- Only 3% of Indian homes currently use energy-efficient fans
- Demand aggregation, bulk procurement and reduction in GST could help improve adoption
New Delhi, 15 February 2022: Potential market for energy-efficient fans in India could be as much as INR 12,000 crore, per annum, according to an independent study released today by the Council on Energy, Environment and Water (CEEW). Overall, the total addressable market for such fans in the residential sector is estimated to be around INR 1.42 lakh crore (USD 20 billion). At present, super-efficient fans comprise only 3% of the total fans used in the residential sector.
The study ‘Business Models for Scaling Up Super-Efficient Appliances’ highlighted that replacing conventional ceiling fans with energy-efficient ones could also help India reduce its annual emissions by 33 million tons of CO2 equivalent and save on energy costs. In Uttar Pradesh alone, the state government and power distribution companies could save around Rs 1,500 crore and Rs 250 crore, respectively, over five years, if all subsidised consumers were to switch to efficient fans. Further, an average residential consumer too could save ~INR 500 per year per fan by adopting super-efficient fans. This would be adequate to recover the average retail cost of such fans in 6 years, which is significantly lower than the fan’s technical life of around 10-15 years.
Dr Arunabha Ghosh, CEO, CEEW said: “India's journey to energy efficiency starts at home. As families look to buy fans, we need to ensure that super-efficient fans are more affordable and accessible. To allow for that, GST rates must reduce. At the same time, residential consumers must be made aware of the cost savings of super-efficient appliances. Finally, last-mile distribution and servicing networks could improve access.”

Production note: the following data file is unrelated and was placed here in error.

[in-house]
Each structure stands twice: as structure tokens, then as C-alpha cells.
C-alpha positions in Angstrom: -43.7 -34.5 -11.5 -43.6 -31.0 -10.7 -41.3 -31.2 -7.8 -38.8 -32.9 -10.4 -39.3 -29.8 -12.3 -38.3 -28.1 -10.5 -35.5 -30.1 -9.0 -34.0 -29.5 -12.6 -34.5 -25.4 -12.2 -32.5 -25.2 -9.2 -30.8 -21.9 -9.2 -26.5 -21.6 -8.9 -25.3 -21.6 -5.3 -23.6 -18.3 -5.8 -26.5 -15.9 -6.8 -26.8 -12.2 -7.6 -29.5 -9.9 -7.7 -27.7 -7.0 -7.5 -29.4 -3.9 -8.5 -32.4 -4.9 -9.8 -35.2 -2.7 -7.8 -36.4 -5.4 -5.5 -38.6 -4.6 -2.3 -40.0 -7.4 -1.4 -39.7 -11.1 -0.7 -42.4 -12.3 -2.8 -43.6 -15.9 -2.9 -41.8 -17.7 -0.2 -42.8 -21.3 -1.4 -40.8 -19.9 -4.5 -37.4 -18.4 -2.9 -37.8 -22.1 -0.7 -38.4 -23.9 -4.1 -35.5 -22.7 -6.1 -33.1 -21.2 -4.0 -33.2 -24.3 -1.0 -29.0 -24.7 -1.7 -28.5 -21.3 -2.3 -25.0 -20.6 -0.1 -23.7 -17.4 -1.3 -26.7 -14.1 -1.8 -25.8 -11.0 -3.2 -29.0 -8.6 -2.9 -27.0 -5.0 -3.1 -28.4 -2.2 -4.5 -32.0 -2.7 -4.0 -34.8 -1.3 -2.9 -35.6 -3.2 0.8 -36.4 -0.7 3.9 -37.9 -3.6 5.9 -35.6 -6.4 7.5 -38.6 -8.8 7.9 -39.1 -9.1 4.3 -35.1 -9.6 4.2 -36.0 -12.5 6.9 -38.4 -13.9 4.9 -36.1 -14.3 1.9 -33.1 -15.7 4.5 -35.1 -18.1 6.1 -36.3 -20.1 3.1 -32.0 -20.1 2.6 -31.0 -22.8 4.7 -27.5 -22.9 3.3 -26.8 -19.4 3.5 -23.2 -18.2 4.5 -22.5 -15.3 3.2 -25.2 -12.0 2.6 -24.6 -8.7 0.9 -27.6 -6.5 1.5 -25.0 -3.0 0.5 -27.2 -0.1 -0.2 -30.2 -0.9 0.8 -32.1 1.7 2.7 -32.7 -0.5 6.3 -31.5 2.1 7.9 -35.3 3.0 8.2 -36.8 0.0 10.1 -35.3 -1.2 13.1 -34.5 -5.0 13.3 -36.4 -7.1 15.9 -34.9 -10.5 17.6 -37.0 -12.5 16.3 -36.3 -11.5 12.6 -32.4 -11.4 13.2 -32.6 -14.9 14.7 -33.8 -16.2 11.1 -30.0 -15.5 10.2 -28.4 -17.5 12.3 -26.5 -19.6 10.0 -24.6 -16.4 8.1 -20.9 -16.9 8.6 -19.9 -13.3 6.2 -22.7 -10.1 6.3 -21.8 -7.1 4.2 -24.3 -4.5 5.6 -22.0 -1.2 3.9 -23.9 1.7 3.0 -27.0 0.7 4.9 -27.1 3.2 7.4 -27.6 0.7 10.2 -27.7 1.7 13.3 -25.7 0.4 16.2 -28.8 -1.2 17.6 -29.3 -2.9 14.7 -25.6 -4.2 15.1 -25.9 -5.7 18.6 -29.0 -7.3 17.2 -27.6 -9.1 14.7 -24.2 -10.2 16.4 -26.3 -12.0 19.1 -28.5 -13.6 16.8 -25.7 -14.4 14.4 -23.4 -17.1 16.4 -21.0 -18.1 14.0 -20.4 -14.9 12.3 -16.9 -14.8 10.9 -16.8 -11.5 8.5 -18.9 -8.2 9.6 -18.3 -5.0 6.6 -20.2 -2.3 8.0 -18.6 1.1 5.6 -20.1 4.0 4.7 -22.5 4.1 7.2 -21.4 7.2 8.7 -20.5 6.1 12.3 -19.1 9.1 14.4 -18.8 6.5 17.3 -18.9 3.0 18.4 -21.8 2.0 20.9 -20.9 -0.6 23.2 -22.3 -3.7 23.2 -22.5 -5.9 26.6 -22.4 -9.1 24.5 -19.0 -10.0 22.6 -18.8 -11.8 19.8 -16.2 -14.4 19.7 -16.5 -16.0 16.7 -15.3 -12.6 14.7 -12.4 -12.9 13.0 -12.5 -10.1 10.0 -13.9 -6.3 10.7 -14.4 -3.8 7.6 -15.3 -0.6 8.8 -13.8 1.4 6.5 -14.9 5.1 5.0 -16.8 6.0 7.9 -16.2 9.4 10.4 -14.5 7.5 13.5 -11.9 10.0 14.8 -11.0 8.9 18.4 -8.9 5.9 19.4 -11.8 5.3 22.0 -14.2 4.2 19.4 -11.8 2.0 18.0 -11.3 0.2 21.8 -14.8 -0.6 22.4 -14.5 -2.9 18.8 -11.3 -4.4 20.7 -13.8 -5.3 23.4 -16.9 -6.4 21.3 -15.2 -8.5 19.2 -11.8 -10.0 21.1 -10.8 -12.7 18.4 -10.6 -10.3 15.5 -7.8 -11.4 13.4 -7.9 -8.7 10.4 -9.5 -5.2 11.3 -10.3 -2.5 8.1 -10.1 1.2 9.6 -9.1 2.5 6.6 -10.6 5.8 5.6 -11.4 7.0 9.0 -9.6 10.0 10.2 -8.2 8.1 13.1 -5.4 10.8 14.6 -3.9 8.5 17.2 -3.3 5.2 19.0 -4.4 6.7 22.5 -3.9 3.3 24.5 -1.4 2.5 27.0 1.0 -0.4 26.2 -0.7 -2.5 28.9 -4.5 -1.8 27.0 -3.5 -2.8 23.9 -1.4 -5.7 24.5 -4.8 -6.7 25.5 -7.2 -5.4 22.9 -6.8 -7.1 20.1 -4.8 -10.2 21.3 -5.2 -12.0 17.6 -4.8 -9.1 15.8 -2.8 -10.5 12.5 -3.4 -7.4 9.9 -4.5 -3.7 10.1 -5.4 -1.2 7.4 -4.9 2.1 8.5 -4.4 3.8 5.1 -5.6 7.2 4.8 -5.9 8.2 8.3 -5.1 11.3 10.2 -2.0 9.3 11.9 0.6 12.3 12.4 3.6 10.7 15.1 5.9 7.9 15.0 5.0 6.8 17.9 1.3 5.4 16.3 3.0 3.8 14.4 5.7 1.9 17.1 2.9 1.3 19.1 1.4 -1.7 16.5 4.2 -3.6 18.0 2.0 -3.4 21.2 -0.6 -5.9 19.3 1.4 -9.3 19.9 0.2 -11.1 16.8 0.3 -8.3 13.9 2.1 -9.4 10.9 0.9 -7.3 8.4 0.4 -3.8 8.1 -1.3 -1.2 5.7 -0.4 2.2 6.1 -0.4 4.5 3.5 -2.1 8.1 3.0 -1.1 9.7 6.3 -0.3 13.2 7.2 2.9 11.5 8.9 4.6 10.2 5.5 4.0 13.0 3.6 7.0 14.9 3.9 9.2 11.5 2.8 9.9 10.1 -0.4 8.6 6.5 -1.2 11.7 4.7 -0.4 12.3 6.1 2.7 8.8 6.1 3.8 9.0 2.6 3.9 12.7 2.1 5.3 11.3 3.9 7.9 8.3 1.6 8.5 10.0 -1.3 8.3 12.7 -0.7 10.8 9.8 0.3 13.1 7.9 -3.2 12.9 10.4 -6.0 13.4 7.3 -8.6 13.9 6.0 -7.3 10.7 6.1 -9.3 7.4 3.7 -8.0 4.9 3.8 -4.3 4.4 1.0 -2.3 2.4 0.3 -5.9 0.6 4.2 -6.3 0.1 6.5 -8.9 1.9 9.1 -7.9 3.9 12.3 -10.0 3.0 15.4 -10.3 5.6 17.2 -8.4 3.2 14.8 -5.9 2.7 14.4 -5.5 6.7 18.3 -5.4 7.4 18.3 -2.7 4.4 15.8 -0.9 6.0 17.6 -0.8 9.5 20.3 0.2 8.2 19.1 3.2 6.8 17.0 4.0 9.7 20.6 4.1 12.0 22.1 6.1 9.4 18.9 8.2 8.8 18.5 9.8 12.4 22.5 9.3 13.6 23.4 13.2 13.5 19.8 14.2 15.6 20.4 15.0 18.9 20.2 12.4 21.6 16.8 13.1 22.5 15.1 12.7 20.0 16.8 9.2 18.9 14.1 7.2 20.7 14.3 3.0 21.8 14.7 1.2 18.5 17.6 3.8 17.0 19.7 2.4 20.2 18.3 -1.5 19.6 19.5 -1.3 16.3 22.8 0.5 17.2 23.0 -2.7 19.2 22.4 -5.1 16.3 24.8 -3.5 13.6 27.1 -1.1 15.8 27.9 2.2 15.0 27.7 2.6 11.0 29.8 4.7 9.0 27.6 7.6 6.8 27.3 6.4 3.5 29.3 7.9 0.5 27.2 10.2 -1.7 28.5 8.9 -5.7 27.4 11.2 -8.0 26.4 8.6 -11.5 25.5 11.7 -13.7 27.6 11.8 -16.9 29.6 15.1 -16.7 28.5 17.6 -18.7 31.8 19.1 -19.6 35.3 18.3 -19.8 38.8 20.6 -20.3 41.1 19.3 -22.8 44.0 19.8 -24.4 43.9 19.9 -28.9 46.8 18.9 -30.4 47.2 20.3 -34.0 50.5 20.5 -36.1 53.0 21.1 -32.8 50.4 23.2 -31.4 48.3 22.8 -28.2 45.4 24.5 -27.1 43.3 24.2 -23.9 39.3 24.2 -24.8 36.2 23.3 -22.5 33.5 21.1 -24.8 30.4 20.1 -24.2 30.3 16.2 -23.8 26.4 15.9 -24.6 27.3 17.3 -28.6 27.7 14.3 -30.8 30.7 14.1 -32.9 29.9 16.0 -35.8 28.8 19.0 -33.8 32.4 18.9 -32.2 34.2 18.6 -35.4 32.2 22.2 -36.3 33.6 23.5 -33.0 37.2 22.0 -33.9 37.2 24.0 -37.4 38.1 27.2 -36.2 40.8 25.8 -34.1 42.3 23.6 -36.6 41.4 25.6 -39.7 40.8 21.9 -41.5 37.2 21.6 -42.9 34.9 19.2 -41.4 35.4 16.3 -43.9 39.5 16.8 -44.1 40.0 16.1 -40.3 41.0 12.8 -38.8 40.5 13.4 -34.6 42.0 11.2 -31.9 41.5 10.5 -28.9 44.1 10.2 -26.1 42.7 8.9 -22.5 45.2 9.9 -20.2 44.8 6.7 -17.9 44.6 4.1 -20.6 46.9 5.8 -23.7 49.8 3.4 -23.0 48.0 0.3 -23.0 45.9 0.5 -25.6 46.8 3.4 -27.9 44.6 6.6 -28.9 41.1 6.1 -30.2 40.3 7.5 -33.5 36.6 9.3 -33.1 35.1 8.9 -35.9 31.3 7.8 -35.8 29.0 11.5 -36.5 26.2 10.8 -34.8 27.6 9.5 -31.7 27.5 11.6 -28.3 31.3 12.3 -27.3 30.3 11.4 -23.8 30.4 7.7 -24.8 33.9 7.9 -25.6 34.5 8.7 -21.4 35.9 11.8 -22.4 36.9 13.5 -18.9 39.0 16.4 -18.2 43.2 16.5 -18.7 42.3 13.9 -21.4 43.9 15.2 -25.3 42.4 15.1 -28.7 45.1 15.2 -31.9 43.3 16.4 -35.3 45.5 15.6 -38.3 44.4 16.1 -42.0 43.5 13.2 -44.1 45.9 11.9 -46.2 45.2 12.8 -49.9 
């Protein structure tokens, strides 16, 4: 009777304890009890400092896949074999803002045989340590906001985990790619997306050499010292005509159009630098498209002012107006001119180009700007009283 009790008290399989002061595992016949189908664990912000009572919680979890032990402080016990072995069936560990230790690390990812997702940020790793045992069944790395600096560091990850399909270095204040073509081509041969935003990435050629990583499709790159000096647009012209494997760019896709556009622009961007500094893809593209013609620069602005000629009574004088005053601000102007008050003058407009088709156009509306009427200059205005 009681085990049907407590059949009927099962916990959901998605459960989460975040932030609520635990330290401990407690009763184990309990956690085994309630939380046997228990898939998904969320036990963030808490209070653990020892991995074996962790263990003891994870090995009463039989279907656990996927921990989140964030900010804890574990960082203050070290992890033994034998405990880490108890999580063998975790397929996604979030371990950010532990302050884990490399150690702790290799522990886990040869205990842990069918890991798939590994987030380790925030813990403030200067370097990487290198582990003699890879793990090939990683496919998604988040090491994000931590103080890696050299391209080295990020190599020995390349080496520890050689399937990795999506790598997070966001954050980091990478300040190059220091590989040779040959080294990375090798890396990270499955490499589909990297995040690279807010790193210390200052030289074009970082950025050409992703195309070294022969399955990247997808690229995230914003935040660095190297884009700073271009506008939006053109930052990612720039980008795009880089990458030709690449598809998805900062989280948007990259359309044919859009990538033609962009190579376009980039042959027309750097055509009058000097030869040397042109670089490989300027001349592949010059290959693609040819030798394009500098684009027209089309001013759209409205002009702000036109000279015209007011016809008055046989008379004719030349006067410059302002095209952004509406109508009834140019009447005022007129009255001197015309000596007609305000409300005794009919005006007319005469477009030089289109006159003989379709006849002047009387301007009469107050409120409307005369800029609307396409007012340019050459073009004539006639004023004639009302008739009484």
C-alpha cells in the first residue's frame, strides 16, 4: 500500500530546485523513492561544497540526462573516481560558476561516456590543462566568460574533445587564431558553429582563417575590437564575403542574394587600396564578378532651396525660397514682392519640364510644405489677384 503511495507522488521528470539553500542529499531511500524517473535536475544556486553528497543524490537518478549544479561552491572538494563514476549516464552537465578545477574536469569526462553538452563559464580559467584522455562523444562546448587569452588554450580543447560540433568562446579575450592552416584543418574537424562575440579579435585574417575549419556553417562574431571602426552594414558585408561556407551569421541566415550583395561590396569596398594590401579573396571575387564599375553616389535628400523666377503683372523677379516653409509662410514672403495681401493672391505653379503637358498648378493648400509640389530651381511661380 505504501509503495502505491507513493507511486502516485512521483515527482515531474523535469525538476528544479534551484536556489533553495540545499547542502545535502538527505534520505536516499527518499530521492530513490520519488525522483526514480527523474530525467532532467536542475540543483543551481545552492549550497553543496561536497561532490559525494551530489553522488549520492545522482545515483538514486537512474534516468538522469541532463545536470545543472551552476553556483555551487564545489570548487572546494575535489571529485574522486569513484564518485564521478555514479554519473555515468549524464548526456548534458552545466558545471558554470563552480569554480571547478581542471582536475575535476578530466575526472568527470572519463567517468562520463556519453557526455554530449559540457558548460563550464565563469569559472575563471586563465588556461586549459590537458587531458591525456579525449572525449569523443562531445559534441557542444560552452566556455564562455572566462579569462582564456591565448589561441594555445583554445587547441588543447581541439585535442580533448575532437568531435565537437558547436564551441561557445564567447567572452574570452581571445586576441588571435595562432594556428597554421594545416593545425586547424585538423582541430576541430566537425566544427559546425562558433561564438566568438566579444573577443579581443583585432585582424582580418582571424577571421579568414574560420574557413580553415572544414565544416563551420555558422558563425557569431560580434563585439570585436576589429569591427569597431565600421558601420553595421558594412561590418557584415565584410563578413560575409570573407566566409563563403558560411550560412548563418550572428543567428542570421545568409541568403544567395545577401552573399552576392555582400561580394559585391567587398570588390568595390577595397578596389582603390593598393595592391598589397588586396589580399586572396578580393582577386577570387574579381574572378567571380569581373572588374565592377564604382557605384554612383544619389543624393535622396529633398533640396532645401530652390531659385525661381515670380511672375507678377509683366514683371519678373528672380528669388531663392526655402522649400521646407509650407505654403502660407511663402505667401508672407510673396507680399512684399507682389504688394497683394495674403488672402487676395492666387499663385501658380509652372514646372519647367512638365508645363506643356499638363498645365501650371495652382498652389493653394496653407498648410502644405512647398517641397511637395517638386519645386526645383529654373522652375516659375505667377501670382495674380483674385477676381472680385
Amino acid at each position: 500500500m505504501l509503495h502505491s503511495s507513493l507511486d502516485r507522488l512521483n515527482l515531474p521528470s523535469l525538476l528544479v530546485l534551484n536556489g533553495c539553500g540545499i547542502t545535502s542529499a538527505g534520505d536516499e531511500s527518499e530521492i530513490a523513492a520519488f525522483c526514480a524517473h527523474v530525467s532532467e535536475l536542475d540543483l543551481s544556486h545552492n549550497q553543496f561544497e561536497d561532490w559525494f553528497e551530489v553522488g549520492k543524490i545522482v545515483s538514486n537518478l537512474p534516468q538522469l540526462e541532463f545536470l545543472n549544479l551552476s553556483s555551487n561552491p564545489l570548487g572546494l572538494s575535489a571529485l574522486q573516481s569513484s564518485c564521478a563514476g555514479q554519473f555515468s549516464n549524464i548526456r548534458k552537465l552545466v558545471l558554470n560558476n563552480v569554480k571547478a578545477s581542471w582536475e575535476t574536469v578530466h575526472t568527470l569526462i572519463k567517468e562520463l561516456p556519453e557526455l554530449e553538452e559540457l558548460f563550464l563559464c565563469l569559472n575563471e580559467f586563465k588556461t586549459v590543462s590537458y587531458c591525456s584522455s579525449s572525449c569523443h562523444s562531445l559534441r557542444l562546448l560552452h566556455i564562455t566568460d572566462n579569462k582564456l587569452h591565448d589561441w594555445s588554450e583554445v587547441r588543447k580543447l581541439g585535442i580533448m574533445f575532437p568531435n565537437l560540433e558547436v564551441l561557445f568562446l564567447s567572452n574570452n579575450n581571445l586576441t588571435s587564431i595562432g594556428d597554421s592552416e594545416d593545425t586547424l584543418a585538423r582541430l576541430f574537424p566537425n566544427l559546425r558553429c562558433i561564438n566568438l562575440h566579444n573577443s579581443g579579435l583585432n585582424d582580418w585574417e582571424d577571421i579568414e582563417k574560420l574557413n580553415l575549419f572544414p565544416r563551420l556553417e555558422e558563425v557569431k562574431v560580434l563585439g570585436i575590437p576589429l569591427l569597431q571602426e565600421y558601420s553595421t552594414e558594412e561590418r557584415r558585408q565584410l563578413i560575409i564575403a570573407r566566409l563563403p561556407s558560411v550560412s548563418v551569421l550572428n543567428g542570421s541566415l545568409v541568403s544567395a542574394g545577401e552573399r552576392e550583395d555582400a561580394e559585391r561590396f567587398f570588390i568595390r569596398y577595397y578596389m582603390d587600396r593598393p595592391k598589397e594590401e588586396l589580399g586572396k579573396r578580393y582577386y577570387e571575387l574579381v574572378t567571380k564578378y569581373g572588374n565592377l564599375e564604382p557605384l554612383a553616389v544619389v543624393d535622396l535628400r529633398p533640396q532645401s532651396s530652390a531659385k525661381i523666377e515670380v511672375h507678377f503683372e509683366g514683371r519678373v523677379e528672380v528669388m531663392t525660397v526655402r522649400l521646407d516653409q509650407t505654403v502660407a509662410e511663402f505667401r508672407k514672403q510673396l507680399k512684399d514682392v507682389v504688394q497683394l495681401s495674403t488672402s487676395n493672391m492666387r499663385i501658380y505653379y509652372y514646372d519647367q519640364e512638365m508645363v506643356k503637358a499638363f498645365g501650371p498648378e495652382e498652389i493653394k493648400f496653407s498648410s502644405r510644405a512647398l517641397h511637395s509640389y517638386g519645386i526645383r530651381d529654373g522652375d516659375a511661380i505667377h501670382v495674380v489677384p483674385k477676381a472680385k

The study further highlighted that higher prices, low consumer awareness and lack of availability across the country are the primary reasons behind limited adoption of super-efficient fans. Also, due to higher prices, usage of such appliances is restricted to higher-income households.
“India has already demonstrated its leadership on energy efficiency through a supportive policy ecosystem. Business models that leverage demand aggregation, bulk procurement and robust distribution channels could effectively address the demand and supply-side barriers to adoption of energy-efficient appliances. From June 2022, the star labelling programme would become mandatory for ceiling fans. So, this is the perfect time for accelerated action for scaling up energy-efficient ceiling fans, which have so far been on the margins of the efficiency discourse,” said Shalu Agrawal, Senior Programme Lead, CEEW.
The CEEW study also recommended that policymakers should promote business models and strategies to improve the affordability and the availability of energy-efficient fans in India. It further recommended that financial institutions such as non-banking financial companies (NBFCs) and microfinance institutions should be mandated to extend credit and help low-income consumers access efficient technologies.
The CEEW study was supported by the United States Department of State’s Bureau of Energy Resources, as part of the US-India Clean Energy Finance Task Force.
The findings assume significance since enhanced adoption of energy-efficient appliances is central to Indian government’s aim of reducing the energy intensity of the economy by 45% by 2030, over 2005 levels. Under the UJALA scheme, the central and state governments have already distributed around 370 million LED bulbs across the country.
The study ‘Business Models for Scaling Up Super-Efficient Appliances’ can be accessed here.